that place, and that they were going to the Mobile Railroad to tear up the track, they being well provided with implements for that purpose. Upon this information I marched the entire command to Booneville that night, consisting of Lieutenant-Colonels McNairy's and McCulloch's battalions and Captain Milner's cavalry (a portion of Colonel Forrest's regiment), in all about 400 men. Lieutenant-Colonel McCulloch's and Captain Milner's commands I stationed, with one piece of artillery, on the west side of the railroad and in Booneville, commanding the road by which the enemy would approach. Lieutenant-Colonel McNairy's battalion was stationed 1 1/2 miles below Booneville, on the east side of the railroad. Having positive information that the enemy would be in Booneville, or attempt to come in, the next morning, I thus disposed of my forces in order to give them the best fight I could with the small force under my command.
Just after daylight the next morning my pickets reported that the enemy were marching into Booneville. This I could not account for, as a portion of my forces was left there the previous night at 8 o'clock. However, I ordered Lieutenant-Colonel McNairy to mount his men. Placing myself at their head, I proceeded at once to Booneville. Before reaching there I encountered the enemy (a portion of them), who were in charge of a large number of our sick soldiers, marching them in the direction of Iuka, whom I dispersed. Some ran into an old field to my left and the rest to the railroad. Following those that went in the direction of the railroad, I discovered about 300 of the enemy in line of battle, with sabers drawn; on my left a company of skirmishers, and in their rear about 1,000 mounted men in line of battle. Under these circumstances it was deemed prudent to fall back, and it was accordingly done, forming a new line of battle 200 yards to the rear, awaiting the approach of the enemy, who were advancing slowly. When within 100 yards I ordered a fire upon them, killing 2 and wounding 5; they returned the fire, killing 1 of Captain Parish's men and wounding 3, also disabling 3 horses. After the firing ceased the enemy retired to the old field.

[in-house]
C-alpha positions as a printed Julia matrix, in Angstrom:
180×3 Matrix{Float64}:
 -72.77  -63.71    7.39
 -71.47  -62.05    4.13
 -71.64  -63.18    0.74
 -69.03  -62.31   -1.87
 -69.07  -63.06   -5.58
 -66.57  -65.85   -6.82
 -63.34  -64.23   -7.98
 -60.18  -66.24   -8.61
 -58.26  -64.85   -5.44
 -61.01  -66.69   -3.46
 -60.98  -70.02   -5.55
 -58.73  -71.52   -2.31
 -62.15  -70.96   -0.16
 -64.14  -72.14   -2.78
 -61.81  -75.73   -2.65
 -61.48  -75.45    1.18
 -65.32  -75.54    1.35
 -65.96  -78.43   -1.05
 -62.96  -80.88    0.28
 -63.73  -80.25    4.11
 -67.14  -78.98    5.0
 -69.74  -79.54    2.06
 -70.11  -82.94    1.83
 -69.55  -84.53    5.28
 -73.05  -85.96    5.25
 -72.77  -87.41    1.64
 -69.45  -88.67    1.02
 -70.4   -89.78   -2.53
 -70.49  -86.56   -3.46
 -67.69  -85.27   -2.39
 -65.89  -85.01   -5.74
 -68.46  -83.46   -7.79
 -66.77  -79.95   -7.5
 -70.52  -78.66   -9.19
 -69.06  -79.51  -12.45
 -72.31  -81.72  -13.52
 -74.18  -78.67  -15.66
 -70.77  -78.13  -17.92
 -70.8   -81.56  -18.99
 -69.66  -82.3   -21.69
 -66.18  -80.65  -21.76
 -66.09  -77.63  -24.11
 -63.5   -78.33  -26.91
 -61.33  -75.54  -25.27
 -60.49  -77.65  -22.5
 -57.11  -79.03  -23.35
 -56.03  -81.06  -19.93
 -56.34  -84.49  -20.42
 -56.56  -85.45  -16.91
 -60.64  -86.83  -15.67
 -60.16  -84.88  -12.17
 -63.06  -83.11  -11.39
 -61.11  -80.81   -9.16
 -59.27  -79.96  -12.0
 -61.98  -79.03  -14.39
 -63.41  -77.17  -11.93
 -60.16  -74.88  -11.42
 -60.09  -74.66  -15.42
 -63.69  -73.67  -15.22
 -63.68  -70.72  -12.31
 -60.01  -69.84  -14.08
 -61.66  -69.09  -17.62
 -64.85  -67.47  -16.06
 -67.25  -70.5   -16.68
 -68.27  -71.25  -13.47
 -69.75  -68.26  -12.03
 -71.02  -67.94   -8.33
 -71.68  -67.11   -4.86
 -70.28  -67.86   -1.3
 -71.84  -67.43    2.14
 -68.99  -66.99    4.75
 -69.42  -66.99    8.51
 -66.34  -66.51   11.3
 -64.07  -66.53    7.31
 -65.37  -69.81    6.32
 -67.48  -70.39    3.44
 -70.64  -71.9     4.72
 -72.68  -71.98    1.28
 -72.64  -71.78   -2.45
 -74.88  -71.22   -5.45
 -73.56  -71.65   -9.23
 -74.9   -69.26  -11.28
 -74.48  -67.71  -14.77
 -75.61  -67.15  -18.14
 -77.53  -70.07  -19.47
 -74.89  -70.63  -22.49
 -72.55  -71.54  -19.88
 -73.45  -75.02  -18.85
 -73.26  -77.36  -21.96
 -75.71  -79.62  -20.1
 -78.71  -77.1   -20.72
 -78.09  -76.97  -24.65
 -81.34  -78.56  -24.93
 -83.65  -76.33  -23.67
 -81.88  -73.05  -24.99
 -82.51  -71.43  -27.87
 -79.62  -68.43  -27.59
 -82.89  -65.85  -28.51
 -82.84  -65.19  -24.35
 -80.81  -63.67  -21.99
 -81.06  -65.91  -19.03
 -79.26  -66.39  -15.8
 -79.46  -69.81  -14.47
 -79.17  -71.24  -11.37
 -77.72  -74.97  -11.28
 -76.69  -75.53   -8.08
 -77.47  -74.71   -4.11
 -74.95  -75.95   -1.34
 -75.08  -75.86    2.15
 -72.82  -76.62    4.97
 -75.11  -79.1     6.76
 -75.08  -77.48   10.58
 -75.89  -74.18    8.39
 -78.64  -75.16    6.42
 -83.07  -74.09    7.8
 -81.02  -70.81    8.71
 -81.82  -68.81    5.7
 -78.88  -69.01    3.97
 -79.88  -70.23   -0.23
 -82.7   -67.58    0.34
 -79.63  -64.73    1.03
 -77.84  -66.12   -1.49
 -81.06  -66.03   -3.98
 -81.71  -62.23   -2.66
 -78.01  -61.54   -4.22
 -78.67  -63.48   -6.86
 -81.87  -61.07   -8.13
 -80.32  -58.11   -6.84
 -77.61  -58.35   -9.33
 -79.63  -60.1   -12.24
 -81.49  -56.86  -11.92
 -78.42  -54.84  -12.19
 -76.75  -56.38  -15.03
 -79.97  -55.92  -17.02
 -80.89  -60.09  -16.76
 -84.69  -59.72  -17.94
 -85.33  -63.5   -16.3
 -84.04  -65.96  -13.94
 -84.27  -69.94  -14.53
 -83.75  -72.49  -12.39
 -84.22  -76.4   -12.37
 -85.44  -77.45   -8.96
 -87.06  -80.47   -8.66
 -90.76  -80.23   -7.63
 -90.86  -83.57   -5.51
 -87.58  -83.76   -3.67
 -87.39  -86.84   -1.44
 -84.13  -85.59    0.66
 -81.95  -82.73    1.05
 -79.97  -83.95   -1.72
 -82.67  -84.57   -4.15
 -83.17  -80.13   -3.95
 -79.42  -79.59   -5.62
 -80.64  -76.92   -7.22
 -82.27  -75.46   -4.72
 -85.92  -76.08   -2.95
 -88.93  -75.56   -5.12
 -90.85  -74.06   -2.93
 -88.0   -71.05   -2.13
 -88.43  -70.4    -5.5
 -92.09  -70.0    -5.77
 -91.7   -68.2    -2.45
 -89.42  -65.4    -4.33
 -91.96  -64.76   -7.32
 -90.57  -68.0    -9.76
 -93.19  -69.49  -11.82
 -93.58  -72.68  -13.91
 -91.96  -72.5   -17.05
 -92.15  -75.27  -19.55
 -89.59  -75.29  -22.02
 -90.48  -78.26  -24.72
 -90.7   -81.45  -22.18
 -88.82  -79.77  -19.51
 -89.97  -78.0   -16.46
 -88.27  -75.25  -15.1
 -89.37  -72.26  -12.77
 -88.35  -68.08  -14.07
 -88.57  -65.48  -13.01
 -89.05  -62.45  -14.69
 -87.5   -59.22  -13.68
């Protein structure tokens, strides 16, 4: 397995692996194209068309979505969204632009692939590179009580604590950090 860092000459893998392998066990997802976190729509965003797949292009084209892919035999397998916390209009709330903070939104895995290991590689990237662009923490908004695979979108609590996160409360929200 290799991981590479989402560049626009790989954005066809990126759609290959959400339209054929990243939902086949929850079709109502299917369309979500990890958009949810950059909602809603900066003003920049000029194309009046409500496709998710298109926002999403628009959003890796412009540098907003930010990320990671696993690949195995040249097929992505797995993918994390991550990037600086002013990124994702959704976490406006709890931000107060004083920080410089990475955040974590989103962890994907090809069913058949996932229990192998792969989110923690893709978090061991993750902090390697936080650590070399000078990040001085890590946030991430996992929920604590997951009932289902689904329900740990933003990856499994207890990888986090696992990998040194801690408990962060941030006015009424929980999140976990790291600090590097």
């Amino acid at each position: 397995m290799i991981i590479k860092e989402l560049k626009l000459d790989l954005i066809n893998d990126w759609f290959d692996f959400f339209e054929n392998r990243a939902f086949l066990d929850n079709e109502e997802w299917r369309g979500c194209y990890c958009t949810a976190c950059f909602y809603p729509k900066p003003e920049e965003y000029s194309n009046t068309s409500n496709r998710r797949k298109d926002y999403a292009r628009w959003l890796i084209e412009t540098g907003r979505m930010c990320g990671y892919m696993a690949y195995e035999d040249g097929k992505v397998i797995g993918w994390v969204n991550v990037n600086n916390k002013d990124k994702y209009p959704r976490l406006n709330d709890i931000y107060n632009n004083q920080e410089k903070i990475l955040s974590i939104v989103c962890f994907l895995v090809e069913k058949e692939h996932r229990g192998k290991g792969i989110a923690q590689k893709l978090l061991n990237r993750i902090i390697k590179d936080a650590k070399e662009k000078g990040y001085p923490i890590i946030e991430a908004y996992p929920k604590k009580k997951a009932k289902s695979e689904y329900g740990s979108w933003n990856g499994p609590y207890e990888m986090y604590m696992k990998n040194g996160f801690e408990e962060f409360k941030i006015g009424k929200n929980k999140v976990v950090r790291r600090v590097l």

At this time I was informed that a detachment of the enemy was coming up to Booneville from a depot house 1 mile below with some of our sick soldiers as prisoners. Thereupon I moved the command near the road, dismounted, and formed near the track in ambush. When the enemy approached I fired upon them, wounding 2, and, advancing, captured 6 prisoners; the others made their escape through a swamp on the opposite side of the railroad. Remounting, my command moved up to Booneville, and found the enemy had withdrawn in great haste, leaving a few of their men guarding a large number of our sick; they were taken prisoners; making 11 prisoners captured by my command on the occasion.
A short time after Lieutenant-Colonel McCulloch arrived on the ground with his and Captain Milner's commands. I asked him why he did not remain in his position overnight. He reported that colonel Orr had ordered him to move his command to the railroad bridge by order of General Beauregard. Thus my plans were overthrown, a train of cars burned laden with public stores, and a few yards of the railroad track displaced.
I beg leave to call the attention of the general commanding to the gallant manner in which the officers and men under my command conducted themselves before the enemy. The entire command numbered 76 enlisted men-parts of three companies-commanded by Captains Parish, McKnight, and Morton (Lieutenant-Colonel McNairy present).